pct O were obtained. The measurements have an estimated
standard uncertainty of 60.5 wt pct. The measured Al and
V contents are within specifications for this alloy. However,
the measured O content is too high. The actual level of
oxygen in the interior of the casting is 0.25 wt pct, as
measured by a combustion technique. The line scans also
showed the oxygen concentrations in the bulk to be systematically high by approximately 0.5 wt pct. Therefore, the profiles were corrected to give oxygen values close to 0.25 wt
pct in the bulk. The microhardness profiles across the alpha
case region were obtained using a Vickers indenter with a
100 g load.
A. Shell Mold Microstructure
The SEM and optical micrographs of the interface
between the shell mold material and the alloy in a gate
section (not shown in Figure 1) with a very thin alpha case
region are shown in Figure 2. In the shell mold, the bright
particles in close proximity to the alloy are ZrO2. The regions
between the ZrO2 particles appear to be porosity. No Si
signal from the binder was detected in this region.
B. Alpha Case Microstructure and Thickness
Fig. 1Geometry of step wedge test casting. Only a quarter section is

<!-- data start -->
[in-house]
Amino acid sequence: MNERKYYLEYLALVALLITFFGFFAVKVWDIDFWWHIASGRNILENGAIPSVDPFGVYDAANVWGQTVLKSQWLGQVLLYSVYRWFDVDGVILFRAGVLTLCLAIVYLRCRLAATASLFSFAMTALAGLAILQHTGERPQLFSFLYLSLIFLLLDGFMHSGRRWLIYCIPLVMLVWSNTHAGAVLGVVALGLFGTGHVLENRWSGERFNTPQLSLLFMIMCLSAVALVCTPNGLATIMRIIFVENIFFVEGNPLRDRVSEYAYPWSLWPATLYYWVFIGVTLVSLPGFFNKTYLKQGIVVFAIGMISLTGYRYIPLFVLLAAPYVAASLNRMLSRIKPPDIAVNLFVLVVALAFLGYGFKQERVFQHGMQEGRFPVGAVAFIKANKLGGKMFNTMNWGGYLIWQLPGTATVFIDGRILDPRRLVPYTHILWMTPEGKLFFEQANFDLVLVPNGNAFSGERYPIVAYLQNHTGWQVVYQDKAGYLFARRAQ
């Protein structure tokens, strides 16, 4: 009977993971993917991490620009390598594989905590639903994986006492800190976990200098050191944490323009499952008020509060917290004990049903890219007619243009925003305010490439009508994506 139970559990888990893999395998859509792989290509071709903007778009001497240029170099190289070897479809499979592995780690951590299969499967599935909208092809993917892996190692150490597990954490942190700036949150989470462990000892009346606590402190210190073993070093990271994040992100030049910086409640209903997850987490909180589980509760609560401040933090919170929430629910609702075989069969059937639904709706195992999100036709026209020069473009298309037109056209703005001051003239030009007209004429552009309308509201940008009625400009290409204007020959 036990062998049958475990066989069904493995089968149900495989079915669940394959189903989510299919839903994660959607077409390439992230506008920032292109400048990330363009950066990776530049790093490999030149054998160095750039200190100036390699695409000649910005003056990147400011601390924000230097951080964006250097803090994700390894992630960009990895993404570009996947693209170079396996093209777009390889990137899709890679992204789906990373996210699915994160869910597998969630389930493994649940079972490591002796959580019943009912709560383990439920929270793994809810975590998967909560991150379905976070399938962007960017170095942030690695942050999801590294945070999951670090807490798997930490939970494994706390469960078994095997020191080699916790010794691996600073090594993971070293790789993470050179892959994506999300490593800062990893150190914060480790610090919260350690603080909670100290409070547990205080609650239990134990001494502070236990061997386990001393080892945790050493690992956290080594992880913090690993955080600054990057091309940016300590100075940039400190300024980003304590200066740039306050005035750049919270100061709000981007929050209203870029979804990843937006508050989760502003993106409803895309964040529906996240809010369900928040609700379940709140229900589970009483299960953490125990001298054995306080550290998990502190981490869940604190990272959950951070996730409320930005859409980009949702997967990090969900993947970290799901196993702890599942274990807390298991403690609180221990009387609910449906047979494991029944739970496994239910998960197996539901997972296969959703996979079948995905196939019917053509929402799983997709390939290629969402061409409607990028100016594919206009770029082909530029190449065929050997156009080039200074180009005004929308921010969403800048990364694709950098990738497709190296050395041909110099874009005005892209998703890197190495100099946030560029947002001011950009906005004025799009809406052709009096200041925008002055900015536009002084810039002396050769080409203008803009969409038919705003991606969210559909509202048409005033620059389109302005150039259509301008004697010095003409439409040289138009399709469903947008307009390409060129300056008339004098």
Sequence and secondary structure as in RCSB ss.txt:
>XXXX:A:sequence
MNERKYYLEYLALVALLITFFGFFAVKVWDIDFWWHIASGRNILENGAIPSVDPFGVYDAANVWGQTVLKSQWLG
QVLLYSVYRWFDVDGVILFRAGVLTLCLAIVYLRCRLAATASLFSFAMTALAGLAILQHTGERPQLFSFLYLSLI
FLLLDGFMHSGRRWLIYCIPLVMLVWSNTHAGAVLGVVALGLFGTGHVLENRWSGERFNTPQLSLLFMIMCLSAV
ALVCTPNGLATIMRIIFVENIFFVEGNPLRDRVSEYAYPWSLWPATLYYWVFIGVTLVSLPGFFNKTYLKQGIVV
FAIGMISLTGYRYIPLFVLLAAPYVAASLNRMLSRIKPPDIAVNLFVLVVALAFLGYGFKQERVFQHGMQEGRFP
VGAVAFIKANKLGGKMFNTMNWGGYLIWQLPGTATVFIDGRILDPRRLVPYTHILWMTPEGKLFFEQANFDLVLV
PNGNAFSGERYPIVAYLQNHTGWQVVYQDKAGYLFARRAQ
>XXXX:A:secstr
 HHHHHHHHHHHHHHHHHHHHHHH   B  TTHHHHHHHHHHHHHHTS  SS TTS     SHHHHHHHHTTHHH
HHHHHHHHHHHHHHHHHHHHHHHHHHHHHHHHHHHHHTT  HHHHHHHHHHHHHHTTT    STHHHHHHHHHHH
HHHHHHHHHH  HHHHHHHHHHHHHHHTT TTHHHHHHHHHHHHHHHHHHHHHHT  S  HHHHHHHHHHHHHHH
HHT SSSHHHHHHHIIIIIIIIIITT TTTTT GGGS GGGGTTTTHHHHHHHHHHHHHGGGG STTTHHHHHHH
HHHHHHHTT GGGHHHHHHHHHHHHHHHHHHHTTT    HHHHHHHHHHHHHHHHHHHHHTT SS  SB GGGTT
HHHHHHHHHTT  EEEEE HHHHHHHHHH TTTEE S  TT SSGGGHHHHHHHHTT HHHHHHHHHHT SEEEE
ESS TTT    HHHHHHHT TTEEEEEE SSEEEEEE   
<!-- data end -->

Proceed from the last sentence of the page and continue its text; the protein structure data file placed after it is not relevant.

shown. The full widths (W ) of the arms are 7.5 cm (left) and 3.8 cm (right).
The bottom six steps were analyzed. Their widths (S) increase from 0.64
to 3.8 cm.

to the riser. Alpha case measurements were performed near

the center of each step face and on the inner and outer sides
of each arm, i.e., toward the center of the mold and toward
the exterior.
Concentration profiles across the alpha case region were
measured using energy dispersive X-ray analysis with a
scanning electron microscope (SEM) on repolished and
unetched samples. For the oxygen analysis in the alpha case
region, an averaging technique is required because most of
the alpha case region is two phase, consisting of fine plates
of alpha in a beta matrix. Line scans approximately 75
mm long and oriented parallel to the casting surface were
employed for each data point. The position of this line scan
was varied in a direction perpendicular to the casting surface
to give the oxygen profile.
Using elemental standards for Ti, Al, V, Zr, and Si, quantitative software was employed to obtain the oxygen content
by difference (to yield 100 pct total). This procedure requires
precise control over the beam current, which was checked
using a Faraday cup before and after each measurement.
The probe current was 580 pA with a standard error of 1
pA at 20 keV. Standard and sample spectra were acquired
for 300 and 100 seconds, respectively. The degree of reliability of this procedure was checked through measurement of
the concentration of a pure ZrO2 face coat particle and the

Typical of many Ti alloys with narrow liquidus-solidus

separation, there is no metallographic indication of a dendritic cast structure. On the metal side of the interface, a